History

Fact Explanation
Abnormalities of genitalia Usually in the steroid biosynthesis, pathway, conversion of progesterone into deoxycorticosterone and 17-alfahydroxyprogesterone into deoxycortisol is mediated by 21-hydroxylase. [4] Then deoxycorticosterone is converted to aldesterone and deoxycortisol is converted to cortisol by 11-betahydroxylase. In patients with congenital adrenal hyperplasia, there is a defect in the 21-hydroxylation in the biosynthesis of the cortisol and aldesterone in the adrenal gland. [1] This defective hydroxylation is mainly due to the deficiency of 21-hydroxylase enzyme. There are 2 types of congenital adrenal hyperplasia: salt losing and non salt losing. Reduced cortsol, stimulate the pituitary to release adreno corticotrophin hormone (ACTH) and causes increased production of adrenal androgens. [2] These excess androgens cause virilization of the external genitalia. (Abnormalities will be dealt in detail in the examination section)
Vomiting and weight loss Abscence of aldesterone causes reduction in sodium and water reabsorption. Salt losing adrenal crisis may present with vomiting and weight loss. [4]
Family history of same problem As this is an inherited condition as an autosomal recessive manner, there can be affected persons with the same problem in the family. [5]
Consanguinity Due to the autosomal recessive inheritance, [6] it is more common in consanguineous marriages.
Family history of neonatal death Due to the salt losing adrenal crisis. [7]
Dry skin, excessive thirst and reduced urine output Dehydration [4] may be due to reduced sodium and water retention associated with reduction in the level of aldesterone.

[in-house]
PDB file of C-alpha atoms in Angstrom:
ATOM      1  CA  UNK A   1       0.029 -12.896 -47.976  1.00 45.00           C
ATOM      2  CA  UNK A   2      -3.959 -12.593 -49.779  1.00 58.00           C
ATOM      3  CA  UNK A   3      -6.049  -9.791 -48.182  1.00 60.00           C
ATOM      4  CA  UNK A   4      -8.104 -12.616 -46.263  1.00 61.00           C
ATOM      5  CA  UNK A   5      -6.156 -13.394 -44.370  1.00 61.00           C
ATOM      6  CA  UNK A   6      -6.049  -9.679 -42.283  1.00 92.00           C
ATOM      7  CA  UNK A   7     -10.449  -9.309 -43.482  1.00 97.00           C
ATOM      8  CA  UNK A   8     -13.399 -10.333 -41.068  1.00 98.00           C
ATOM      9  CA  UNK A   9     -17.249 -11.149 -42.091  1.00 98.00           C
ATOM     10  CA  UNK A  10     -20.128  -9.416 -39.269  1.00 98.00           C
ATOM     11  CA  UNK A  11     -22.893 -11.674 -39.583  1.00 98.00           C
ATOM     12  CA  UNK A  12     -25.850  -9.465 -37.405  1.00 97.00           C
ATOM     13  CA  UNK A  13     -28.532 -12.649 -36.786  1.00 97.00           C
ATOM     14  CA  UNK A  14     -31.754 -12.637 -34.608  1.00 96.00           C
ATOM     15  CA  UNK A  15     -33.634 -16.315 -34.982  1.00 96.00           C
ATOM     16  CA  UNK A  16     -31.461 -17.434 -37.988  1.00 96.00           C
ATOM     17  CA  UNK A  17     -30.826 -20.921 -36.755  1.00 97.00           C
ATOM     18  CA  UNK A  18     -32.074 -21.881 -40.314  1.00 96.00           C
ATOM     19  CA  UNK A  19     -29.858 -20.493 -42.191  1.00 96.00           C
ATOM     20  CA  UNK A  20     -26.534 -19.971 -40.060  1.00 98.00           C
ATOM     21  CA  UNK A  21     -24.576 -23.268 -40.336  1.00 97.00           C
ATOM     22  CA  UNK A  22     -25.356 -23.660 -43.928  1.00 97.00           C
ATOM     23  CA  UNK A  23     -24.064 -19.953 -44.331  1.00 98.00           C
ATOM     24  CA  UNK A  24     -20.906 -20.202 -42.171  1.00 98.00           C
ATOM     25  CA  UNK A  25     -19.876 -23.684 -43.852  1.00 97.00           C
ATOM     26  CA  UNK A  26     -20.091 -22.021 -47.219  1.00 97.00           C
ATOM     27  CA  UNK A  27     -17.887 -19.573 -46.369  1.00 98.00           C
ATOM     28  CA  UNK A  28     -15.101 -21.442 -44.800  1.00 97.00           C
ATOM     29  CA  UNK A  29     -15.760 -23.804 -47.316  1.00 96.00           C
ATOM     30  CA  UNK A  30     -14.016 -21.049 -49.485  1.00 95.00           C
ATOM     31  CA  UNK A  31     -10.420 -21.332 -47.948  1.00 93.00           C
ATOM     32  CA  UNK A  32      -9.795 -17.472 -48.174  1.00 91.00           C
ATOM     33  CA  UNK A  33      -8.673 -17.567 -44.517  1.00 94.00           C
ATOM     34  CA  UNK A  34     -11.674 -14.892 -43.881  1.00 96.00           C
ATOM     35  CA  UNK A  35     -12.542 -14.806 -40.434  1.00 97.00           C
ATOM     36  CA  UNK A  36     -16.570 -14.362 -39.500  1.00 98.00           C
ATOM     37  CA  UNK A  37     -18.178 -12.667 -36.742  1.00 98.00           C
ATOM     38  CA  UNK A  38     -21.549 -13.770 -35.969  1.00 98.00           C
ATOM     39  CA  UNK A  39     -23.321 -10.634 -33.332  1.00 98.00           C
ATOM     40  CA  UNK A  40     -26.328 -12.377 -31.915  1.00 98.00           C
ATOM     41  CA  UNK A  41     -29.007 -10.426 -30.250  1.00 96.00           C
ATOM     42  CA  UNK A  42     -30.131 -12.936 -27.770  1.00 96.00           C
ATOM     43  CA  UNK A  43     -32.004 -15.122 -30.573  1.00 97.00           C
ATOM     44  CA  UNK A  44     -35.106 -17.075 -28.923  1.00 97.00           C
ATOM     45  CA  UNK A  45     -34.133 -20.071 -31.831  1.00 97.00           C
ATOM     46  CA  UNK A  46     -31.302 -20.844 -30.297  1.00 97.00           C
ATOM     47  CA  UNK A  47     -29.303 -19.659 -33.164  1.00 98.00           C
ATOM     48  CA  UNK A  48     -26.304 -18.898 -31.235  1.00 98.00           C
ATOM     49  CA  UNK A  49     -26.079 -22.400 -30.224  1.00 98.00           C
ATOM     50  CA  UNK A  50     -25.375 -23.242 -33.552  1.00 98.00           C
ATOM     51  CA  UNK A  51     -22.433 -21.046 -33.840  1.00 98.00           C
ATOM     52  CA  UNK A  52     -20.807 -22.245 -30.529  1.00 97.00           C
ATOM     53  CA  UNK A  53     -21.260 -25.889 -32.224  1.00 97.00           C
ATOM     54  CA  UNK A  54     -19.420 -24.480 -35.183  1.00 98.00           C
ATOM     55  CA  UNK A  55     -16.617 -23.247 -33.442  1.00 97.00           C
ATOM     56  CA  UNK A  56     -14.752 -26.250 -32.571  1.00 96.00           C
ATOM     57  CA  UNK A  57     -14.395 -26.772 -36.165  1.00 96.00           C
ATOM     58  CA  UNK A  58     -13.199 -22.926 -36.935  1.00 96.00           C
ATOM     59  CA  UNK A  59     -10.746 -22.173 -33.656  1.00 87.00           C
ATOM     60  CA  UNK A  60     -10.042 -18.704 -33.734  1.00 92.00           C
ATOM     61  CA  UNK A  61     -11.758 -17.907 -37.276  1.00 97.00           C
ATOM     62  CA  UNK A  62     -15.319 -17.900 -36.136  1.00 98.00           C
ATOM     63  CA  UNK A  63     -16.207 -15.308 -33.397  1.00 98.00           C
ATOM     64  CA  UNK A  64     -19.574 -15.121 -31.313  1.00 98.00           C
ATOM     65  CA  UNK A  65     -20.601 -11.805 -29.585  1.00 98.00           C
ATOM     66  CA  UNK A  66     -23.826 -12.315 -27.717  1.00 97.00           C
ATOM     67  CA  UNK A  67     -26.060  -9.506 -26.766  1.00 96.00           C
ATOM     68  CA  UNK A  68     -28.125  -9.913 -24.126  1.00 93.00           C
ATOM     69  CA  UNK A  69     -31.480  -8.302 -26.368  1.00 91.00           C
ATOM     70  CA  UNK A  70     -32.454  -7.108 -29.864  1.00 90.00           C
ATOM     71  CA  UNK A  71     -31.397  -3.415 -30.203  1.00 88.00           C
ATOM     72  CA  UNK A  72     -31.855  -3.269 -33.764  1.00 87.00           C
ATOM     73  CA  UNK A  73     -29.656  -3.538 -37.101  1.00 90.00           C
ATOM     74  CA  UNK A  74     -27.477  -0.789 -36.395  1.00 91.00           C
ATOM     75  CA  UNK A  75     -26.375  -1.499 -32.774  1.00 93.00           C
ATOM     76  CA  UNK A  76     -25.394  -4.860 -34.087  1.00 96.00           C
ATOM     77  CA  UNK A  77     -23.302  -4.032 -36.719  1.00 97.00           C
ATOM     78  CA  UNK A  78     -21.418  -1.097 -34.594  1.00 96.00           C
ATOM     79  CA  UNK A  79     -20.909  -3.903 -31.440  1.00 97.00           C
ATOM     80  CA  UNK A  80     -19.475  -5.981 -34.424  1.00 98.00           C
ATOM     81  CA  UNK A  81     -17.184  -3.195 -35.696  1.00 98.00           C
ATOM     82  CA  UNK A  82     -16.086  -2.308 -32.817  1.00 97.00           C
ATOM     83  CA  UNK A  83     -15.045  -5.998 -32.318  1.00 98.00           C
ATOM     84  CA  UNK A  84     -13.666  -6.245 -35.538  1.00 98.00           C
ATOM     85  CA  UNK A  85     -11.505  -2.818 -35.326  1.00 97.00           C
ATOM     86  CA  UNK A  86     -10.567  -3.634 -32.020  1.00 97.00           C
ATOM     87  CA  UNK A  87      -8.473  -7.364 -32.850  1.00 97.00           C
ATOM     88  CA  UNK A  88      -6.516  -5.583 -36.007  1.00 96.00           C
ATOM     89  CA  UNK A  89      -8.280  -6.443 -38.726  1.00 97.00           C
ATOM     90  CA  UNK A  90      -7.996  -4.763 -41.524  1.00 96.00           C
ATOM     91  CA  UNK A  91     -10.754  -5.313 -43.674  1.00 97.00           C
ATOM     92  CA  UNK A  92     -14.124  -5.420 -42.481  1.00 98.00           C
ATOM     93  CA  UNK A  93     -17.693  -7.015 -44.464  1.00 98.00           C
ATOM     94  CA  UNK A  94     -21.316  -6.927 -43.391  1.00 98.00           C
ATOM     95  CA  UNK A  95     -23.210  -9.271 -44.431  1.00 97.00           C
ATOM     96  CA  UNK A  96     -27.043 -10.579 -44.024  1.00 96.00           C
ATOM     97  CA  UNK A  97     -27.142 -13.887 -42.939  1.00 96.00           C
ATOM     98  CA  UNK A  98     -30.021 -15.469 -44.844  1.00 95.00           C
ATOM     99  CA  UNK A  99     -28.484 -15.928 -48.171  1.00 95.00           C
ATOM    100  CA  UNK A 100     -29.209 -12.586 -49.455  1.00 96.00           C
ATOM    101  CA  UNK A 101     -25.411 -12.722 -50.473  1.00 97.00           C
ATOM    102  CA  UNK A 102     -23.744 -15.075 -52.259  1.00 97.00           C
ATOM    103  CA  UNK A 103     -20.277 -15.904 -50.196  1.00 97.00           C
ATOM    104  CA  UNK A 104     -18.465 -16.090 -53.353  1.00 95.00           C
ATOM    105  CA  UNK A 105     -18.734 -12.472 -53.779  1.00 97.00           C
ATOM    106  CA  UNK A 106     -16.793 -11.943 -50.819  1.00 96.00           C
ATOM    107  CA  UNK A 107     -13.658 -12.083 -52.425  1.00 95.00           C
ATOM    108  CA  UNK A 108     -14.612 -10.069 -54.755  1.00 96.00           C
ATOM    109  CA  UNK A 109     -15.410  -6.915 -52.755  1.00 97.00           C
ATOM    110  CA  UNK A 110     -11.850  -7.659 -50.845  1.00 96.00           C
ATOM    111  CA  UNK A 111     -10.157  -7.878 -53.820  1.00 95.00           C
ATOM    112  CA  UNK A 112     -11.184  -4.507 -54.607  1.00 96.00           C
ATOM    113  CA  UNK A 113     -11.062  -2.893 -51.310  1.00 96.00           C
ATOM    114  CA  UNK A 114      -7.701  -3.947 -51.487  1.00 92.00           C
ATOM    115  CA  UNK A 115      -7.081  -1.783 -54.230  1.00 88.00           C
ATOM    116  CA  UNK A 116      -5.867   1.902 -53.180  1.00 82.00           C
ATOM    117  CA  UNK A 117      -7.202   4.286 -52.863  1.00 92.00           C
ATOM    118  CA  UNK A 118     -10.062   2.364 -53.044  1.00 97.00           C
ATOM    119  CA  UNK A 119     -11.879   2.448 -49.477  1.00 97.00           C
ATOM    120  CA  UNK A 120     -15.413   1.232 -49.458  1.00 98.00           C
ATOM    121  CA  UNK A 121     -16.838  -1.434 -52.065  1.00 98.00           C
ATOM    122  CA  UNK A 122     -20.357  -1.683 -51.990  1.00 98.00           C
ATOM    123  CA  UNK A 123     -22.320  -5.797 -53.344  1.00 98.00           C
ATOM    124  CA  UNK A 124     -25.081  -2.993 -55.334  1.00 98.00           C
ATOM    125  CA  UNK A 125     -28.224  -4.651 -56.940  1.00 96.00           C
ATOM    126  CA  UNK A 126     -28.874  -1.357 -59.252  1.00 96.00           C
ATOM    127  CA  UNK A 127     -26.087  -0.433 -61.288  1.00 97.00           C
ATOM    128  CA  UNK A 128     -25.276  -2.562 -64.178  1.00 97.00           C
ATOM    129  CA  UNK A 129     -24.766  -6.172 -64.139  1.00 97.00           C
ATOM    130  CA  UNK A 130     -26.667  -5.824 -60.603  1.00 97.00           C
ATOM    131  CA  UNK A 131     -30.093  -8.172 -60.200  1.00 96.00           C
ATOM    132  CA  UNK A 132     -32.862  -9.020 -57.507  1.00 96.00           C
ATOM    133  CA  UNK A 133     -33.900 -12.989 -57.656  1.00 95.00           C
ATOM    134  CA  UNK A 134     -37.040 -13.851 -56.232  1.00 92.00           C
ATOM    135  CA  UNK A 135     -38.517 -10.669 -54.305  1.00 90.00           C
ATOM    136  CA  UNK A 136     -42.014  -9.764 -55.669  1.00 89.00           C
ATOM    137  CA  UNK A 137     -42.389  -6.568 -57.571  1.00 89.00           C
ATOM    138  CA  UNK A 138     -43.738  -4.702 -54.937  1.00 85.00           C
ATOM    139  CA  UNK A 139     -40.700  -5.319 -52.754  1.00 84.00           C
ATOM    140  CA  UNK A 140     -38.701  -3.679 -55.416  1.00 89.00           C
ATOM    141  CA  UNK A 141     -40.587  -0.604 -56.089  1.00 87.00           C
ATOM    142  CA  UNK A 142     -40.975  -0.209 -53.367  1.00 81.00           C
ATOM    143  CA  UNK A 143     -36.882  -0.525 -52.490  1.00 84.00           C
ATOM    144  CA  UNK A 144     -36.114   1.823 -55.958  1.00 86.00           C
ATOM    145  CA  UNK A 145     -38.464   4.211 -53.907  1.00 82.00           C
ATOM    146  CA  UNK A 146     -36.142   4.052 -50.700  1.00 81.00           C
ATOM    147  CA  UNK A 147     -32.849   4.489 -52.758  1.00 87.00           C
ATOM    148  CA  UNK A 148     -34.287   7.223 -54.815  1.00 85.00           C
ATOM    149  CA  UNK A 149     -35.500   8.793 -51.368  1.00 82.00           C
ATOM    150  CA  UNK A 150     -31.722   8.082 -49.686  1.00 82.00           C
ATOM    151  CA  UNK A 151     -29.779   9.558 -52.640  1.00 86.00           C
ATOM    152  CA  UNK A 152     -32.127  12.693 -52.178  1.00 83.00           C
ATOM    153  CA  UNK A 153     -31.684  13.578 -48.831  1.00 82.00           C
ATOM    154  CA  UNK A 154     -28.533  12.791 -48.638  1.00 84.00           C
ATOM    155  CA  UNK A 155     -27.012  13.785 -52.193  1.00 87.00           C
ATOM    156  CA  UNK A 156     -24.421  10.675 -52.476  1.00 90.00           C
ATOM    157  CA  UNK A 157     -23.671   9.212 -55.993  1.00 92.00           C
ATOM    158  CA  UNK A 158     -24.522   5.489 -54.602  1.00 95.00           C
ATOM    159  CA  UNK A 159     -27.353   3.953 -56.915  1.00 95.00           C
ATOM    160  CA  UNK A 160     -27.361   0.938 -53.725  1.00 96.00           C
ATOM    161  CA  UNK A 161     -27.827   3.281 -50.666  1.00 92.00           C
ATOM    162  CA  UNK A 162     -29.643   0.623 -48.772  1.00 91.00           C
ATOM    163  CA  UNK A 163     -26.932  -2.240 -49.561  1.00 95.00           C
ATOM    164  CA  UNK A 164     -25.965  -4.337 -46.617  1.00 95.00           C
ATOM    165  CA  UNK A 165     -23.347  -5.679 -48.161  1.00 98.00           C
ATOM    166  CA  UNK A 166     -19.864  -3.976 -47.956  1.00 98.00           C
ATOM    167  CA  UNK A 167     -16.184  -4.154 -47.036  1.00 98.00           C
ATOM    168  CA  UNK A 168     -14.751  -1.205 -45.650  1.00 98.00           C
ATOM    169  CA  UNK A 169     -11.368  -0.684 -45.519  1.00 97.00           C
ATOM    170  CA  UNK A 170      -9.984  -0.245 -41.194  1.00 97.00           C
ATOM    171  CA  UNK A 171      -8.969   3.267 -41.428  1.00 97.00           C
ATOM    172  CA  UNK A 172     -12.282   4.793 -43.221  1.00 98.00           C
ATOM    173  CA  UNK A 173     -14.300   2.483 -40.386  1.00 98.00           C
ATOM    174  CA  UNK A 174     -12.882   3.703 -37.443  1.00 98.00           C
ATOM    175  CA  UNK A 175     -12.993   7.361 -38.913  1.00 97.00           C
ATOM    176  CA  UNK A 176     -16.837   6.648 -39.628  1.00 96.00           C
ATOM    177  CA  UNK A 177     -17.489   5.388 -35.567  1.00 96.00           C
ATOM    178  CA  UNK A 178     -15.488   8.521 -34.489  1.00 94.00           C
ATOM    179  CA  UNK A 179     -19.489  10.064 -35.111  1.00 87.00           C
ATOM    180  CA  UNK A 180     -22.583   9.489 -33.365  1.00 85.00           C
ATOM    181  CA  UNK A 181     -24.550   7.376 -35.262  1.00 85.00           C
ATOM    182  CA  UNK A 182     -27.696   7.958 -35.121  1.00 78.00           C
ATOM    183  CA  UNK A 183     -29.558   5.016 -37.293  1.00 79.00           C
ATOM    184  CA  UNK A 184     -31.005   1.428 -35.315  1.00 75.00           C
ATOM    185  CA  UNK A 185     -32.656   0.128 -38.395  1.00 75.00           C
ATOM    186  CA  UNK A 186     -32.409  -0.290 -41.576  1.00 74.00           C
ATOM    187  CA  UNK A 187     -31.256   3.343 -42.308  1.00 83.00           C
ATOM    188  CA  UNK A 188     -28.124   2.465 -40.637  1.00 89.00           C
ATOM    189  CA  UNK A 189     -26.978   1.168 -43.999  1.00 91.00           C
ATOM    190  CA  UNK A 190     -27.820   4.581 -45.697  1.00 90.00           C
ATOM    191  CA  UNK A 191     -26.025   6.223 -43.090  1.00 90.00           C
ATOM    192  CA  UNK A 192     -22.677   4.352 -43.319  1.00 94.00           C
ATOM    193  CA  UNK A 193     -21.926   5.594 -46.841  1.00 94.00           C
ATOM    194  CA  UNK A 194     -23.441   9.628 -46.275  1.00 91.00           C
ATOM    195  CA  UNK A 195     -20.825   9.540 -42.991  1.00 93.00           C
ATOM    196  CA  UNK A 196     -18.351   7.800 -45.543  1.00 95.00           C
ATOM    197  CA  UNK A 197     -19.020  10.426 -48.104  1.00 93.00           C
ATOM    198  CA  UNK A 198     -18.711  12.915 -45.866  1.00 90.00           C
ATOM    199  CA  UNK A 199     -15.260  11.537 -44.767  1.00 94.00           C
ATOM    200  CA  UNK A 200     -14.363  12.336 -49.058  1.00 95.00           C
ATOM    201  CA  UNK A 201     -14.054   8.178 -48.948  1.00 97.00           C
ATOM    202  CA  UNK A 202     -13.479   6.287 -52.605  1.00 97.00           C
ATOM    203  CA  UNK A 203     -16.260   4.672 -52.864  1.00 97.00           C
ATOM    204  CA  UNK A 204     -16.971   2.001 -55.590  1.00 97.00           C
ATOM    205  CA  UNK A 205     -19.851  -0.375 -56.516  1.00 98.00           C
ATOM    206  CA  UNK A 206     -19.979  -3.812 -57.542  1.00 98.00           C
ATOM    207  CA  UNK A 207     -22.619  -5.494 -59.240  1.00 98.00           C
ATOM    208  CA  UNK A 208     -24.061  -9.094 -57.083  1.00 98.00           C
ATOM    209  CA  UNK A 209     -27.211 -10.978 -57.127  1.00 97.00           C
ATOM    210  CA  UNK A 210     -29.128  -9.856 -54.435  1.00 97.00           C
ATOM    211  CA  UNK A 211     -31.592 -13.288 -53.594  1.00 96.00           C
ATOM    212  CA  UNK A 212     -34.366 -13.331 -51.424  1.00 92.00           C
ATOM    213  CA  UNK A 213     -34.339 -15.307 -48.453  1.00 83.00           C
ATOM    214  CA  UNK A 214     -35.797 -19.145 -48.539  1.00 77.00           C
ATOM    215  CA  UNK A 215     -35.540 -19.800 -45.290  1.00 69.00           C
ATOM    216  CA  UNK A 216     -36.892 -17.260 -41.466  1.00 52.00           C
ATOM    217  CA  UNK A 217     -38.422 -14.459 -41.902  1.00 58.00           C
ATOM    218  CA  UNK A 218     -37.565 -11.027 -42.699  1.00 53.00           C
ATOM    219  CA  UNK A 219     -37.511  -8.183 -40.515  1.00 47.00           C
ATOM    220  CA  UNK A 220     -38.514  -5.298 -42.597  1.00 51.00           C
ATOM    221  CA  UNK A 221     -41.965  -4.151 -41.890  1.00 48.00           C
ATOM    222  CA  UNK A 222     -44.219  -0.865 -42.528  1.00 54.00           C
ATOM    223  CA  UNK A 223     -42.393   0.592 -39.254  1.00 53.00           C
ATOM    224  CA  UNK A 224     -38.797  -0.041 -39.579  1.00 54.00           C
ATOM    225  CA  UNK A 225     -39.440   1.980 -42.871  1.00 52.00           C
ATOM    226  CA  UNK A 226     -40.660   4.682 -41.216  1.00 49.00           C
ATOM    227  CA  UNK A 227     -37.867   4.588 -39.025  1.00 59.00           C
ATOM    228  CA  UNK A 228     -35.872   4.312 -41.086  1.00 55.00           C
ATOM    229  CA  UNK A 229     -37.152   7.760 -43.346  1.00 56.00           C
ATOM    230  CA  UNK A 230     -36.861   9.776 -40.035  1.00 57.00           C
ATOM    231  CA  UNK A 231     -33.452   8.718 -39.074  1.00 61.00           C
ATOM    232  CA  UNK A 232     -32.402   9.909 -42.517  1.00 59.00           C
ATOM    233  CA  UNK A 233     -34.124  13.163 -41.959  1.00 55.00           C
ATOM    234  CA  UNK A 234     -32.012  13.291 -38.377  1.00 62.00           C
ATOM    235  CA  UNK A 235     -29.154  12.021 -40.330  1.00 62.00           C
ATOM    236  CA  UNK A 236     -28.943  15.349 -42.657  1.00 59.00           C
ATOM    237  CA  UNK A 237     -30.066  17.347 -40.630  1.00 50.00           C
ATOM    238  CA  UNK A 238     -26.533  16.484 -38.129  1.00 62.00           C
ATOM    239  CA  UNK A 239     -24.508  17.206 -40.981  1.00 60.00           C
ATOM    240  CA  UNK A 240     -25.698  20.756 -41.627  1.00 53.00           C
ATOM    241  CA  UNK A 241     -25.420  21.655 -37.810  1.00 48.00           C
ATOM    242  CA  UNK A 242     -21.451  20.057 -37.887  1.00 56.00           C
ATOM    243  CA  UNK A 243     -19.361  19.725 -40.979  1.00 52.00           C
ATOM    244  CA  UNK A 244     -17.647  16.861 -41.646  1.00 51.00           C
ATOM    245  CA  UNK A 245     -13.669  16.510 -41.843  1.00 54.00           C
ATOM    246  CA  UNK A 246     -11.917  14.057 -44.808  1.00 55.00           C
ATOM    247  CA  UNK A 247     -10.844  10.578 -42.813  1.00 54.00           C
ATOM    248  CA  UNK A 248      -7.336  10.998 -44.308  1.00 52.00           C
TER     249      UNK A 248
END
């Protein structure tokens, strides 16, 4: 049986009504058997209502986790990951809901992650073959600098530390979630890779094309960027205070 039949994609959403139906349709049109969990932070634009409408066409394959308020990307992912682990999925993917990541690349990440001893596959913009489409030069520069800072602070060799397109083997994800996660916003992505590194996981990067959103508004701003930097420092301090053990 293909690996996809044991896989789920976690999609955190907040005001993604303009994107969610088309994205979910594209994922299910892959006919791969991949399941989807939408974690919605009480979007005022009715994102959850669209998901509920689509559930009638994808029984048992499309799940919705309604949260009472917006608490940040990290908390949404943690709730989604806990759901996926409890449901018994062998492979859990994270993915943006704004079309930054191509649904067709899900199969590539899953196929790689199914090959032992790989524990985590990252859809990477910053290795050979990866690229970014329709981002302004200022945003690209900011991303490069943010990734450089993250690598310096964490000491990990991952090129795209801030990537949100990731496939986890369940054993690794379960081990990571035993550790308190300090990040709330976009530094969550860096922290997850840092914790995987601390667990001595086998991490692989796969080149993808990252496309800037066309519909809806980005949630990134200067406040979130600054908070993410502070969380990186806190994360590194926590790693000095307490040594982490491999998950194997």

Irregular menstruation and subfertility These are some associated problems. [3]
References
  1. KOBAYASHI A, IGARASHI Y. Serum magnesium level in the salt-losing type of congenital adrenal hyperplasia. Arch Dis Child [online] 1968 Apr, 43(228):223-228 [viewed 28 August 2014] Available from: http://www.ncbi.nlm.nih.gov/pmc/articles/PMC2019827
  2. QAZI QH, THOMPSON MW. Incidence of salt-losing form of congenital virilizing adrenal hyperplasia. Arch Dis Child [online] 1972 Apr, 47(252):302-304 [viewed 29 August 2014] Available from: http://www.ncbi.nlm.nih.gov/pmc/articles/PMC1648069
  3. HUGHES IA. Management of congenital adrenal hyperplasia. Arch Dis Child [online] 1988 Nov, 63(11):1399-1404 [viewed 29 August 2014] Available from: http://www.ncbi.nlm.nih.gov/pmc/articles/PMC1779155
  4. BARTTER FC. Salt-losers and non salt-losers in congenital adrenal hyperplasia. Arch Dis Child [online] 1969 Feb, 44(233):138-139 [viewed 23 September 2014] Available from: http://www.ncbi.nlm.nih.gov/pmc/articles/PMC2020228
  5. HASHEMIPOUR M, GHASEMI M, HOVSEPIAN S. A Case of Congenital Lipoid Adrenal Hyperplasia Int J Prev Med [online] 2012 Jul, 3(7):510-514 [viewed 23 September 2014] Available from: http://www.ncbi.nlm.nih.gov/pmc/articles/PMC3415193
  6. DESSINIOTI C, KATSAMBAS A. Congenital adrenal hyperplasia Dermatoendocrinol [online] 2009, 1(2):87-91 [viewed 23 September 2014] Available from: doi:10.4161/derm.1.2.7818
  7. KNOWLES RL, KHALID JM, OERTON JM, HINDMARSH PC, KELNAR CJ, DEZATEUX C. Late clinical presentation of congenital adrenal hyperplasia in older children: findings from national paediatric surveillance Arch Dis Child [online] 2014 Jan, 99(1):30-34 [viewed 23 September 2014] Available from: doi:10.1136/archdischild-2012-303070

Examination

Fact Explanation